Information Architecture, Web Developer/Webmaster

While there are a number of self-publishing tools that allow anyone with a computer and an internet connection to create a basic website, there is still a demand for expert web development and management. As long as companies want dynamic sites that stand out from the crowd, there will be no shortage of work for web developers. These information professionals need solid programming backgrounds, allowing them to build sites and site components to cater to each client’s unique situation and needs. Webmasters may be charged with maintaining a site over time, adding current content and features, and troubleshooting any problems that arise. They might also provide Search Engine Optimization (SEO) advice and be in charge of any advertisements that the site hosts to generate revenue. Overall, web professionals help ensure their clients’ sites are user-friendly, look nice, and do what they’re supposed to do.

Education: At a minimum an Associate Degree in Web Design or Computer Science, usually at least a Bachelor’s Degree in Computer Science or Information Science.

Skills: Extensive knowledge and experience with web languages, standards and programming frameworks.

Salary: The median annual wage for web developers was $62,500 in May 2012.

Outlook: Employment of web developers is projected to grow 20 percent from 2012 to 2022, faster than the average for all occupations. Demand will be driven by the growing popularity of mobile devices and ecommerce. Occupational Outlook Handbook, U.S. Bureau of Labor Statistics.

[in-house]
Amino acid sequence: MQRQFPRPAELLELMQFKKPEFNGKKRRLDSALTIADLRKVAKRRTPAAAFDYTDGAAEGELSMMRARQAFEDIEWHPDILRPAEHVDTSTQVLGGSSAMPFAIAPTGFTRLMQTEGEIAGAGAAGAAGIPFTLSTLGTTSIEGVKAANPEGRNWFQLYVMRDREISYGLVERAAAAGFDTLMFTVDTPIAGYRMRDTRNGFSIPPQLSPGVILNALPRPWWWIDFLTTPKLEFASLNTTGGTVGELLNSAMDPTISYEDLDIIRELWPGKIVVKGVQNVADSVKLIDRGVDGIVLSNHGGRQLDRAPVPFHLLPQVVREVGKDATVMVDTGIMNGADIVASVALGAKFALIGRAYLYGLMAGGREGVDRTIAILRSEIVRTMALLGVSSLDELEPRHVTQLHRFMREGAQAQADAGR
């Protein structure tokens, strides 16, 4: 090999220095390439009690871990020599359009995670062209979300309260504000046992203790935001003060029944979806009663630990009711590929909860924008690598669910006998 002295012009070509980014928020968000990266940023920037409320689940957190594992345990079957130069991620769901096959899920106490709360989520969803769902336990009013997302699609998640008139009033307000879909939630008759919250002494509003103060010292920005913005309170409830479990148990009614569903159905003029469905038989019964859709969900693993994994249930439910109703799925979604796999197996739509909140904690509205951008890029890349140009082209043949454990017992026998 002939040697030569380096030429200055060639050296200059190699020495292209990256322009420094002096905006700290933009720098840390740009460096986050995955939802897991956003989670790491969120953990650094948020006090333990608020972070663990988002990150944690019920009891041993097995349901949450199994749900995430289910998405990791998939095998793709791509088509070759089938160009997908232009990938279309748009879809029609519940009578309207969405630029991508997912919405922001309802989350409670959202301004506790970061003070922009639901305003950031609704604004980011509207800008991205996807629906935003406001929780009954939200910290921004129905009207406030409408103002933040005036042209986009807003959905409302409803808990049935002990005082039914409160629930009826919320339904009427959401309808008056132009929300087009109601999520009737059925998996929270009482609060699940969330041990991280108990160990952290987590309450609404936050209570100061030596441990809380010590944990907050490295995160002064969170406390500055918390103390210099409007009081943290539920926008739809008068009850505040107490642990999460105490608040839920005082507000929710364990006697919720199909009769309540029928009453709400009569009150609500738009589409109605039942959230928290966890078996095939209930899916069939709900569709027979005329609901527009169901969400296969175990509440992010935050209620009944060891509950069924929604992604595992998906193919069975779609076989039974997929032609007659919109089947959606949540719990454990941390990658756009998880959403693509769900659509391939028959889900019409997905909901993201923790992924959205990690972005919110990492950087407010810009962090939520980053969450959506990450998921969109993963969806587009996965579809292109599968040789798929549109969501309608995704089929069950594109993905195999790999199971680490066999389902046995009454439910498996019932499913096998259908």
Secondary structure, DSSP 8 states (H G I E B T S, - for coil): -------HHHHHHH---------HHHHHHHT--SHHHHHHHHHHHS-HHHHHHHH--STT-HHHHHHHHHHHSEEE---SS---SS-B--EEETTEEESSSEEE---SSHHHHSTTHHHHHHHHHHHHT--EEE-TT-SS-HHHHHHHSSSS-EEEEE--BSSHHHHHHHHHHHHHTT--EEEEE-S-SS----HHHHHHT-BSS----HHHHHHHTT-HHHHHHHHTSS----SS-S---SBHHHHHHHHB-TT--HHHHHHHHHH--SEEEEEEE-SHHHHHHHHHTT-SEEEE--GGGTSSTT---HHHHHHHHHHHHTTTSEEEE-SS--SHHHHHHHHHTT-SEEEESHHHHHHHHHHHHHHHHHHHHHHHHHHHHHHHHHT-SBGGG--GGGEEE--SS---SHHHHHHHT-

Information Architect

Information architects work with traditional databases as well as Web 2.0 sites, responsible for design, testing and implementation of usable web sites and interfaces based on well-established standards and best practices. Typical IA tasks include creating site maps, developing taxonomies, and conducting user analysis evaluations to determine a project’s successes and/or failures.

Education: Usually at least a Bachelor’s degree, sometimes in Computer Science, Information Science or related field, sometimes in a design field such as graphic design, depending on the focus of a given position. Some positions will also accept a comparable combination of experience, education and skills.

Skills: Experience building site maps and taxonomies. Web programming languages and technologies expertise is foundational, along with design talent and knowledge of human-computer interaction standards. May require skills in graphic design software.

Interviews: Abby CovertPeter MorvilleJorge Arango